I have previously decided not to publish a link to L2 data on this blog since it can be 10s of GB daily for all sources and would be abused by certain parties without the intention of doing actual science.

Neven has the link in his email however since this issue came up as part of an extended kvetching session necessary to prove that CT data lags IJIS by 2-3 days. :^)

So, send an email to Neven asking him to forward my msg, or join us over at the ASI Forum and send me a PM.

BTW, i don't think JAXA's spin-up plan for AMSR-2 includes release of L3 data before 2014... it's on their website if you care to look into it.

Cheers, and KUTGW!


you probably know already that Tamino has started to double-check some analysis performed here by regulars. First part:


Bosbas, there's an ENSO thread on the Arctic Sea Ice Forum (ignore the warning and make an exception, as https is safer than http).

Steve Bloom

Thanks, Lodger. Although having been burned enough over the years by this sort of thing I habitually put comments into buffer before posting.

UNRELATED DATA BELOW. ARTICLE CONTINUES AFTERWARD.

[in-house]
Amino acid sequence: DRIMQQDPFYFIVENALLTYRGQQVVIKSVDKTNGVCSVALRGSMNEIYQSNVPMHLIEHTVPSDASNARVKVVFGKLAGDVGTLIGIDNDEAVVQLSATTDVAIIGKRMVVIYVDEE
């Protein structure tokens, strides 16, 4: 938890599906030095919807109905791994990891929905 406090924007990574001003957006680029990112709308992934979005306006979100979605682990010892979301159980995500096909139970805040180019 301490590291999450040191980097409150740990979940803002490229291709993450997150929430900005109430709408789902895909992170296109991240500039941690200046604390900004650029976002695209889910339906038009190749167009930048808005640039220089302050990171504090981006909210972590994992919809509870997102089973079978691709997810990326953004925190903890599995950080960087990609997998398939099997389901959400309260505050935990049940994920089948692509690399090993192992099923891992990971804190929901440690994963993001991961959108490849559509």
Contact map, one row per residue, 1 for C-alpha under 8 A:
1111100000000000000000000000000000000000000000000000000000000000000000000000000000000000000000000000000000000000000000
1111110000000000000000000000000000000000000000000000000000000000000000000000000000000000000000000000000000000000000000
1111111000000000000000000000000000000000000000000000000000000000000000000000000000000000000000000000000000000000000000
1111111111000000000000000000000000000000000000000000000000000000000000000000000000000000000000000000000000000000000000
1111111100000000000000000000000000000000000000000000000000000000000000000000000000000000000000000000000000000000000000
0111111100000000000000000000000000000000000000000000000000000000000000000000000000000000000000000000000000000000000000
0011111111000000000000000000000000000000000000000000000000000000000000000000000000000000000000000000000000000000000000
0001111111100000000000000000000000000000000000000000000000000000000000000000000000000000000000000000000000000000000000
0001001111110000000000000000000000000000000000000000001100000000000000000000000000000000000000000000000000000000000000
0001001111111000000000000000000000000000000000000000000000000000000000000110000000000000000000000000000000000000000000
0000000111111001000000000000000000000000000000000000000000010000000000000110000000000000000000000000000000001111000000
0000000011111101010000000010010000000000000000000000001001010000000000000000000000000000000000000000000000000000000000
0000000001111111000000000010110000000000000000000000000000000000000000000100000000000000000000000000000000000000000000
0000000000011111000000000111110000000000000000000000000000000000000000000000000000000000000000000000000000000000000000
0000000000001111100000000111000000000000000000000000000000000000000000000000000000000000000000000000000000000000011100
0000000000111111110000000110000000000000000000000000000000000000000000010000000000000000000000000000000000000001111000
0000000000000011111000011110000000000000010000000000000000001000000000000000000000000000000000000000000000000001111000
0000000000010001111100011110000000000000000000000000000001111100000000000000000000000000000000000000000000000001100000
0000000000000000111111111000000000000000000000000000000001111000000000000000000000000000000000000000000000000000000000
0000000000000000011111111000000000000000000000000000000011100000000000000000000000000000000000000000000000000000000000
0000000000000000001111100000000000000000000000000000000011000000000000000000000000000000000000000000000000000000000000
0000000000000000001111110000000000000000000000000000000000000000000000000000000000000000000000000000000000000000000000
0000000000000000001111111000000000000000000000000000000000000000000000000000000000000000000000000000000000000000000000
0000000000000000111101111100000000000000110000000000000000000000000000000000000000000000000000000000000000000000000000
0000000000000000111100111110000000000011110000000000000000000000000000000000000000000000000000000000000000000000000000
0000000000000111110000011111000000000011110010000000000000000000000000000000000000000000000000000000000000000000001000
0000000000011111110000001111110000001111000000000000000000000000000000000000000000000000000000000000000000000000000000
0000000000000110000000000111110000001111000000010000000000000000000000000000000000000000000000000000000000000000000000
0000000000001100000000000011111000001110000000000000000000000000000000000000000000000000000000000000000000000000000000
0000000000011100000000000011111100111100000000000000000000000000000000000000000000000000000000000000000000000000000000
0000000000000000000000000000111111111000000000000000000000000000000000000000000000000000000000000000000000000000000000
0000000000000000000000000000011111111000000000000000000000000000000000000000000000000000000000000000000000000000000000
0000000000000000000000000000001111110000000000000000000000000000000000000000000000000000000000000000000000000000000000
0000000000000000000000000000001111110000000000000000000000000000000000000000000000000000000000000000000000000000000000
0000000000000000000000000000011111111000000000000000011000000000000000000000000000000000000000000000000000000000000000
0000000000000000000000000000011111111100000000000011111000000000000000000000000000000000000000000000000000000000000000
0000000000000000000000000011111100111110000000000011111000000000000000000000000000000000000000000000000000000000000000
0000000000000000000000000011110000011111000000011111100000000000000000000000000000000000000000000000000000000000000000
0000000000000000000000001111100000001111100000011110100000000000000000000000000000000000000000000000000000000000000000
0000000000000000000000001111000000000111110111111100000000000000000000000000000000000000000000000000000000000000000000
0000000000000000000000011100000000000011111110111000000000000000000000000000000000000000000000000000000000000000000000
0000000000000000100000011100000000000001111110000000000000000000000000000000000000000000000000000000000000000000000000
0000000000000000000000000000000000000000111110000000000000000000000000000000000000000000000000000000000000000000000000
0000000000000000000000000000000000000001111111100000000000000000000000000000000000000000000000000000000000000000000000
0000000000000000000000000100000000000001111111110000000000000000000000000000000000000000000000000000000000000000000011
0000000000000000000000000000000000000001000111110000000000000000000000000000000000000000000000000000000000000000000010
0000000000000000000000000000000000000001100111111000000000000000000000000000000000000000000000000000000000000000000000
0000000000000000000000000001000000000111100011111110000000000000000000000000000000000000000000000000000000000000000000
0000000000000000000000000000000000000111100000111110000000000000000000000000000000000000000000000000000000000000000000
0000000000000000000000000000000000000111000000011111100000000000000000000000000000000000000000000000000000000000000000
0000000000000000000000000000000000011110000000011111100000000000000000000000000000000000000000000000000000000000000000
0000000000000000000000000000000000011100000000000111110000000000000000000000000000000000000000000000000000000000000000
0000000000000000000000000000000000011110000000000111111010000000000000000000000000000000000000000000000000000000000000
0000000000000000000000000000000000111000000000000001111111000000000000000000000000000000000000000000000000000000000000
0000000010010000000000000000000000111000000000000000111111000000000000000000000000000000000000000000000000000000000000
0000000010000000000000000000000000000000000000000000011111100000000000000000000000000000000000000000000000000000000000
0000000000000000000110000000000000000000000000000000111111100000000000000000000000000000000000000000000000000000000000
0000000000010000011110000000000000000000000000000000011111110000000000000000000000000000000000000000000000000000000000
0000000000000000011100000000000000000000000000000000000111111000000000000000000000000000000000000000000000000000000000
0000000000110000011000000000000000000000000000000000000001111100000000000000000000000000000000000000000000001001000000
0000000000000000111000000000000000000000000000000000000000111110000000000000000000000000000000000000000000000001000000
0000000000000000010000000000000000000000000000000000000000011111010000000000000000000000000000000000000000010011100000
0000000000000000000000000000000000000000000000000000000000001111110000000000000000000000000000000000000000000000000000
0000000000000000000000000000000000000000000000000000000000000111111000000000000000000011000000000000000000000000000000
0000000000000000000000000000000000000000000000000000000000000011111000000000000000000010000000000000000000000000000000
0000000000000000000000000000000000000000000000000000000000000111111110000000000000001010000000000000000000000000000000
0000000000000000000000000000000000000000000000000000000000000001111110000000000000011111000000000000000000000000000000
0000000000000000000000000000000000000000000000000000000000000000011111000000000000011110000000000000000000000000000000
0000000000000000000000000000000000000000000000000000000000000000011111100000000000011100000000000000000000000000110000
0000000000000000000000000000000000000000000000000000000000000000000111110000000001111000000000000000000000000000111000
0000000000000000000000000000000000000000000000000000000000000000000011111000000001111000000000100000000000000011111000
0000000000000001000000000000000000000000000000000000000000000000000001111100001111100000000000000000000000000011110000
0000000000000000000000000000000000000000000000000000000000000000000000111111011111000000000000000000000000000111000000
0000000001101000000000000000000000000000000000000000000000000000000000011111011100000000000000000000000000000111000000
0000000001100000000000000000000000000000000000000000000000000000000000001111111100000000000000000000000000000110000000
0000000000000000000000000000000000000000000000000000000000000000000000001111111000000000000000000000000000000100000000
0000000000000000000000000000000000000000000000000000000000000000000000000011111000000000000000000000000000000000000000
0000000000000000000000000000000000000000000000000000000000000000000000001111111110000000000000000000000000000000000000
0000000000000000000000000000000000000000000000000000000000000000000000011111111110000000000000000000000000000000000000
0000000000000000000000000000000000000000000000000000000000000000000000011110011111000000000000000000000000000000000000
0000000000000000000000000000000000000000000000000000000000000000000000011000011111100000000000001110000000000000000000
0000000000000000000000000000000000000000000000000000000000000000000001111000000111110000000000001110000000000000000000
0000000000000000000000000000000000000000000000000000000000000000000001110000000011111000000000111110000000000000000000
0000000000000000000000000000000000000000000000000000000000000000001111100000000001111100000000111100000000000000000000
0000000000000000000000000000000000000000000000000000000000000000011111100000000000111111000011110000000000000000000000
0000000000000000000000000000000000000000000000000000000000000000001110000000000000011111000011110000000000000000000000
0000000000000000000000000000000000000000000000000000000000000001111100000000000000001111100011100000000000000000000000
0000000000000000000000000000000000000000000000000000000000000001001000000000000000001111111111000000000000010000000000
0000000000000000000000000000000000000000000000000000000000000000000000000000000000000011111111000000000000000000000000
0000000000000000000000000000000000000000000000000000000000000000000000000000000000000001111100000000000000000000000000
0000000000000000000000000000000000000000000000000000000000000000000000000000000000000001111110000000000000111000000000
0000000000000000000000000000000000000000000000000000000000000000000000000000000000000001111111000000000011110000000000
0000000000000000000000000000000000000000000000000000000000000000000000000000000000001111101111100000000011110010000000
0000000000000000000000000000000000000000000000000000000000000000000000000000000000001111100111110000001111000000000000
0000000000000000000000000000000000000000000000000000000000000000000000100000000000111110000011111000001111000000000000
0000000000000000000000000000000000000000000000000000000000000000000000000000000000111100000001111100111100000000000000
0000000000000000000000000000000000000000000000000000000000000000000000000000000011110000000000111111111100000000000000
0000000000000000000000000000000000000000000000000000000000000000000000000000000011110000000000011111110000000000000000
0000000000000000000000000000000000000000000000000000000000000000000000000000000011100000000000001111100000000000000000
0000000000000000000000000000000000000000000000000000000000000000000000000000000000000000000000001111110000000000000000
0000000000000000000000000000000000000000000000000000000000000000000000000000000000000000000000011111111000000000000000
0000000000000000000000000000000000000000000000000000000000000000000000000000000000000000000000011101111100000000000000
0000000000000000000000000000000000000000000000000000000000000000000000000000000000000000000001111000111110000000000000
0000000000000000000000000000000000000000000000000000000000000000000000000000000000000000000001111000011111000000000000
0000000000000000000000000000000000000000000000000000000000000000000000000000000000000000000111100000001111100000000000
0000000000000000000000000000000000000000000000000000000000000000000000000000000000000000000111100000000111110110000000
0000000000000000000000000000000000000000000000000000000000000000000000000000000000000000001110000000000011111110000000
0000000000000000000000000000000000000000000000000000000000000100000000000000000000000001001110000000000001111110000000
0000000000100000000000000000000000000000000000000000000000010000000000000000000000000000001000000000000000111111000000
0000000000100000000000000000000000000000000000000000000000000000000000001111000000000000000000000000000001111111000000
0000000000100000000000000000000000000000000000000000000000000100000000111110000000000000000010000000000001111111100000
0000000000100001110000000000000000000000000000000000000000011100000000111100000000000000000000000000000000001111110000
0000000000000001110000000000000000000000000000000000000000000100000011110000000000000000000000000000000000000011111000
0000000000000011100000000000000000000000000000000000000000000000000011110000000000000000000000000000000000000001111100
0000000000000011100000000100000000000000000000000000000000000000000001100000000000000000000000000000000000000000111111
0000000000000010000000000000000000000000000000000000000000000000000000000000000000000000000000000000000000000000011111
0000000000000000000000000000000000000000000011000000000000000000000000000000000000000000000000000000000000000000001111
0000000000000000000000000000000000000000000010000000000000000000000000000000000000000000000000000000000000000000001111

Neven, would you either replace those with the intact version or drop a block tag onto the start of the second one? Compulsive, I know. Thanks.

[Done, N.]

Al Rodger

Hi NeilT.

Decadal-scale CO2 changes show in the smoothed red line on this graph.


Below is a conceptual implementation of future ice pack movement in the Beaufort, loosely based on the vector field supplied in an earlier forum post by Chris

The first frame shows my initial choice of deformation nodes and deformation directions (using Tools -> Transform Tools -> Cage Transform in Gimp). Overall this works better than rotating a circular or elliptical region about a fixed point.